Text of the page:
We had a chat with Dutch photographer, Melissa Schriek about photography, her work and her first book “The City is a Choreography“
Could you introduce yourself to our readers ? Where are you from, where you live ?
I am Melissa Schriek. I studied documentary photography at the Royal Academy of Art in NL, and graduated in 2018. I live in Amsterdam.
Do you remember the first picture you ever took ?
I remember vivedly the pictures that I took with a disposable camera that my father gave to document a schooltrip to an amusement park. I was obsessed with the camera that day and carefully constructed images of my classmates posing and other objects. I remember one image very well, a boy that was in my class in front of a bush of roses. I placed him there, in the middle of photo. I still remember that I asked him to put a step towards the middle as otherwise the image would not be in symmetry. I was so concentrated on that.
How would you describe your work and aesthetic ?
I’m discovering the world and the connections we have with it through the physicality of the body. My images have a feeling of subtle strangeness and seem to be somewhere between documentary and staged photography. They are playful and emotional, light and heavy, colorful and diffuse, they are in ontradiction with themselves.
Tell us about your journey into photography?
I started photography the day that I got the disposable camera to document the schooltrip. First focussing on daily life and only after many years finding my own voice. But it has always been a exstension of myself and the way I experience the world. It just took my a while to visualise that.
Who are your biggest inspirations?
I’m easily inspired, a very daily situation can inspire me to make something uncommon so the people I see on the streets, the city, and the way it all moves together. Artists that inspire me; Erwin Wurm, Viviane Sassen, Elmgreen & Dragset and many more.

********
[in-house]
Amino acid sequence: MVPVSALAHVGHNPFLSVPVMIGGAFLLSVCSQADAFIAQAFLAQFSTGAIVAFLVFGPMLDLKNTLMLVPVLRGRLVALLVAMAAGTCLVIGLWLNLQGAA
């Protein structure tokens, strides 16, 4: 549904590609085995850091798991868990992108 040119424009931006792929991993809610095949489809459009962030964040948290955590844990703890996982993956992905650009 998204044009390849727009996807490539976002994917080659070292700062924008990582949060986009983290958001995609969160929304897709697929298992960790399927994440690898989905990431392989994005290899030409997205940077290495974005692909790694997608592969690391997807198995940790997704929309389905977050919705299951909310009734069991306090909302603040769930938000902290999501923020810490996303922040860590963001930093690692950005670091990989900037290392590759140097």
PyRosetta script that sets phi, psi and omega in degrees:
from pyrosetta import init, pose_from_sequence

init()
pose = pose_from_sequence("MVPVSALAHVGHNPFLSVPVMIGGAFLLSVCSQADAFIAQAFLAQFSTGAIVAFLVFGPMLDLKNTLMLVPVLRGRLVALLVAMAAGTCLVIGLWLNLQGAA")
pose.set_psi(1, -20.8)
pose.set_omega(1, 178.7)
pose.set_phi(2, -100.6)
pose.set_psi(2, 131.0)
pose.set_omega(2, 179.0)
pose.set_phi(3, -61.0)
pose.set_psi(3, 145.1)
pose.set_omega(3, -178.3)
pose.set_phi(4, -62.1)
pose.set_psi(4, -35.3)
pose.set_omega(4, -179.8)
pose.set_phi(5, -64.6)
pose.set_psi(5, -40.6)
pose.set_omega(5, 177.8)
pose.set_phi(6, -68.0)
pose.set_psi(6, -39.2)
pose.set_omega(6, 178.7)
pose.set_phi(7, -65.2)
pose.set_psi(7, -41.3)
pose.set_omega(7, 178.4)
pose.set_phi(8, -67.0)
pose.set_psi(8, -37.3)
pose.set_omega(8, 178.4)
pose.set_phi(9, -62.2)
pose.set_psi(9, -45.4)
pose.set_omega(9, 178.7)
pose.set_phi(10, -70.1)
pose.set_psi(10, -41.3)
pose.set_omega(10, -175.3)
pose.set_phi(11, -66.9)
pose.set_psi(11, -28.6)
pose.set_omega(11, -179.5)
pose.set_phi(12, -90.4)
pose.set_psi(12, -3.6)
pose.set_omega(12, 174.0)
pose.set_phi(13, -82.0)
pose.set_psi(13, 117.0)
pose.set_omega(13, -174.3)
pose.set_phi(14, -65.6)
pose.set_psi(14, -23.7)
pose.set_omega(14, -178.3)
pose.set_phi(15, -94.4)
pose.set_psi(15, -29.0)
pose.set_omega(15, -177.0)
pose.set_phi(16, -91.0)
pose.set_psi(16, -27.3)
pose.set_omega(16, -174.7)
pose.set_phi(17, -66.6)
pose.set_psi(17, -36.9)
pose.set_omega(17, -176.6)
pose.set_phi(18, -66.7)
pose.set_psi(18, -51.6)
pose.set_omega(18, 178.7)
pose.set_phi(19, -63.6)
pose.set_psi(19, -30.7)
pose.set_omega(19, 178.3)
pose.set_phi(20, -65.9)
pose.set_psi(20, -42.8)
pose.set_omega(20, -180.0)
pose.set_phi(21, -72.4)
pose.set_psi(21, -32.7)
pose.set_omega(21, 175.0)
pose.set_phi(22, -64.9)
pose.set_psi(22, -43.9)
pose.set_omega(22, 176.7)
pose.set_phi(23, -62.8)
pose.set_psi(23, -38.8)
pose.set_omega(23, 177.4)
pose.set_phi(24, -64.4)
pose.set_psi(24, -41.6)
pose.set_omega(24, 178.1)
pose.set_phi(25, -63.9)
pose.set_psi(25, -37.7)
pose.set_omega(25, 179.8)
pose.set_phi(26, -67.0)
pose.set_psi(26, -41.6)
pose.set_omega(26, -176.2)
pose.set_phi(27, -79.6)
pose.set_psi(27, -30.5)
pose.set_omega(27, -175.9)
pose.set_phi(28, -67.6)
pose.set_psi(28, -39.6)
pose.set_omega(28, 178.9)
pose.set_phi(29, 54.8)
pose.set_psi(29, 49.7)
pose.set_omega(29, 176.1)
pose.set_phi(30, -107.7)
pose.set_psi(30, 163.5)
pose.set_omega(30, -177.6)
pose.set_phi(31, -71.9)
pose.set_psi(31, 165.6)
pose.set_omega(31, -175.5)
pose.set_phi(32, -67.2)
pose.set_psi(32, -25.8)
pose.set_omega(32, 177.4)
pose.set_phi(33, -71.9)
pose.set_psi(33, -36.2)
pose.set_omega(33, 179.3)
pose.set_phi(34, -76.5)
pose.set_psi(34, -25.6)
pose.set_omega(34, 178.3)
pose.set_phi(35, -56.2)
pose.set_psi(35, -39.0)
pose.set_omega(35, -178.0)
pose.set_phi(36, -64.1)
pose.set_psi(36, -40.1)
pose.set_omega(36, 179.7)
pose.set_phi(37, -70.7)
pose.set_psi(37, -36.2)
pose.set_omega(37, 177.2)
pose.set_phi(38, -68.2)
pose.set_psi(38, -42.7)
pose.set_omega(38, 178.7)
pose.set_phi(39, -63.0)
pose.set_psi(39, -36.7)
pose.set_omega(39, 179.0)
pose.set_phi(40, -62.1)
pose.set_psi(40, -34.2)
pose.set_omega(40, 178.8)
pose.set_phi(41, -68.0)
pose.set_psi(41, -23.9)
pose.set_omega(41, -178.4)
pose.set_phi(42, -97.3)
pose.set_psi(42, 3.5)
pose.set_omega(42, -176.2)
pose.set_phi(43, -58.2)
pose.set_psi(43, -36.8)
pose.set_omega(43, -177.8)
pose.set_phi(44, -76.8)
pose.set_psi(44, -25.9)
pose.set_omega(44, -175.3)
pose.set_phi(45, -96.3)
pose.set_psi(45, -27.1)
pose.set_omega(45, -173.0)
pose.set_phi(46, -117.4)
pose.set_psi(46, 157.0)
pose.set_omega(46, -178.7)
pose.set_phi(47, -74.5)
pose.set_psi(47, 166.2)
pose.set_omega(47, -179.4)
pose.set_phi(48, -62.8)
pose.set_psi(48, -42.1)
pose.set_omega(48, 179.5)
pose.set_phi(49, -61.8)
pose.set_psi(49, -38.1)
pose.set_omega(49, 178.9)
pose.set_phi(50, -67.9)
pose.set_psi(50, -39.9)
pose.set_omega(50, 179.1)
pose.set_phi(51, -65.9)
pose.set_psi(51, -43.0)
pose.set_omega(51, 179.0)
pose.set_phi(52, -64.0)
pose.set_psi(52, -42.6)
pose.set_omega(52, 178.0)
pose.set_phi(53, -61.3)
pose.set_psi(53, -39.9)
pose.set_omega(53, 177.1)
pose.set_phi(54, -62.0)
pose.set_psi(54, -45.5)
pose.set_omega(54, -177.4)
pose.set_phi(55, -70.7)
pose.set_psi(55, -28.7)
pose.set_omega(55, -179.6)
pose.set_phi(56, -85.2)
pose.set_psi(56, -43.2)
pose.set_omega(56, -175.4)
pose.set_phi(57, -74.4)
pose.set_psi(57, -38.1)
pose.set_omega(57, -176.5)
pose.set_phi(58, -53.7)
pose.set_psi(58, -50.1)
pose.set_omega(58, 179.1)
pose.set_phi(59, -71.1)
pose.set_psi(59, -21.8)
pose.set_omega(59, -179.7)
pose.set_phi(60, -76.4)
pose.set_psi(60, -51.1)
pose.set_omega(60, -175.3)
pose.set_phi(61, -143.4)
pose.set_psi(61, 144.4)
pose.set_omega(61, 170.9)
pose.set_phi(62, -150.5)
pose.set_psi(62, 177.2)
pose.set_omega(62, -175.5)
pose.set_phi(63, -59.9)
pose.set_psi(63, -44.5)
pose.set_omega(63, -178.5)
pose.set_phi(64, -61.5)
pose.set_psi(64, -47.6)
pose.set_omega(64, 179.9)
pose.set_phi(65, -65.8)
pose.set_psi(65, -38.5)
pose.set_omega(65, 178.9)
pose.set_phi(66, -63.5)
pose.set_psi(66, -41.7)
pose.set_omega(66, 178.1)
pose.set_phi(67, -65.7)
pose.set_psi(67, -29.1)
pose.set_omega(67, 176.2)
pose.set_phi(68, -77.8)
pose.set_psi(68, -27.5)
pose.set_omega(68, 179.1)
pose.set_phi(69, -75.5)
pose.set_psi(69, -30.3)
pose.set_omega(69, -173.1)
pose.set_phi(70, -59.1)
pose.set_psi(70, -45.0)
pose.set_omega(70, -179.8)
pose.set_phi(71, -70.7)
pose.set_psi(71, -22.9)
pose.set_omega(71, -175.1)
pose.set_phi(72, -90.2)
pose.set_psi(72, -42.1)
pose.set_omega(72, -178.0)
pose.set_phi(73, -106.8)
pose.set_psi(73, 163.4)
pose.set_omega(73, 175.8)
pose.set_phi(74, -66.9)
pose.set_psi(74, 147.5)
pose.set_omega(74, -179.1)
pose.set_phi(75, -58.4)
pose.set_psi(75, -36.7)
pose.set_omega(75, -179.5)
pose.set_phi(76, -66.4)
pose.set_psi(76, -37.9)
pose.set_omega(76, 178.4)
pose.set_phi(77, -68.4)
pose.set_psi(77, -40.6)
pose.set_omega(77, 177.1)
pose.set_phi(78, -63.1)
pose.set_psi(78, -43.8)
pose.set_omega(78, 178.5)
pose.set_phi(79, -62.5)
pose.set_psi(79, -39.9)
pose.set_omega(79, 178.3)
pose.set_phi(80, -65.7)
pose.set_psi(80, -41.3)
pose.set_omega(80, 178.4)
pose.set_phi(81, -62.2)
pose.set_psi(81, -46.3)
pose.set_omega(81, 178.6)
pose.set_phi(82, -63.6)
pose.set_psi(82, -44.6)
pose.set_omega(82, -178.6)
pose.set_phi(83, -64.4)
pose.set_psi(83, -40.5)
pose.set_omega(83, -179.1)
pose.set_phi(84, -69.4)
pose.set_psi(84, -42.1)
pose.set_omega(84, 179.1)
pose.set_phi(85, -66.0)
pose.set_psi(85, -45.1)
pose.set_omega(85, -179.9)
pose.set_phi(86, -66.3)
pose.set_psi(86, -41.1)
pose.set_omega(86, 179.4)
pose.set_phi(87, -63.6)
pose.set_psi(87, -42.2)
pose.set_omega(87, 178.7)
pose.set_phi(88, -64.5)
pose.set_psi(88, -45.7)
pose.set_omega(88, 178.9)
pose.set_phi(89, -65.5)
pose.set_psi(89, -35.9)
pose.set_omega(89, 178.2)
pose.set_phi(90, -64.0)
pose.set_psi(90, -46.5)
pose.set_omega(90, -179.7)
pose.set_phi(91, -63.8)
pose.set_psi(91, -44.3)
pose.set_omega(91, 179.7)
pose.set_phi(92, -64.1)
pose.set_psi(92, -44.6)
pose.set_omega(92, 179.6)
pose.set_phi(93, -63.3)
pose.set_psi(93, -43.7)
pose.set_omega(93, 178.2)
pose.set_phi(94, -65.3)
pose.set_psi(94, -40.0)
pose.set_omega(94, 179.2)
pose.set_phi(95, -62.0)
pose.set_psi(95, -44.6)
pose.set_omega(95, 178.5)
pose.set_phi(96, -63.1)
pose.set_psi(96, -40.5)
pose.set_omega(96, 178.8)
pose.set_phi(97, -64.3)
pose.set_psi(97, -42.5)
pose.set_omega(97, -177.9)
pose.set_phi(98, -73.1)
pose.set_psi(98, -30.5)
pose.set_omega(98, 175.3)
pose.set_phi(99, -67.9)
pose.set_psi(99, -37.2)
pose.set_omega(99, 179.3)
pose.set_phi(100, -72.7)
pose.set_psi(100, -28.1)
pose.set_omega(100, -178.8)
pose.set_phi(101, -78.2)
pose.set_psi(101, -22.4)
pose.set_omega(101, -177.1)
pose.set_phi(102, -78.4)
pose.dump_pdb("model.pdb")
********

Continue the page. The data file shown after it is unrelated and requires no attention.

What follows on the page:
Is there any photographer / artist, you feel close to and are exchanging with ?
My dear friend and artist Cleo Goossens. We actually met through Instagram. It feels like we are modern penpals as we now speak daily! And we talk about everything; about our work, or just regular chit-chat as you would have with friends at a café. The funny thing is, because of covid, we have never met in real life yet…
What would be your dream location to take pictures ?
Tokyo and the United States.
Could you tell us about your book “The City is a Choreography
“ From 2017 until 2020 I worked on a project called ‘The City is a Choreography’, a work that started as an exploration with the urge to step out of my everyday life in the city. I felt the need to experience the urban environment, with both eyes and body, instead of merely perceiving it. I wanted to figure out how to connect meaningfully with our daily environment and the strangers we pass by. In 2020 I self-published my first book which has been a very interesting experience as publishing first time is already a new world you step into, so let alone in corona-time! I made a book that would feel as the rythm of the city, where you move through the book as if you are walking down the streets. A static book which has the feeling of movement.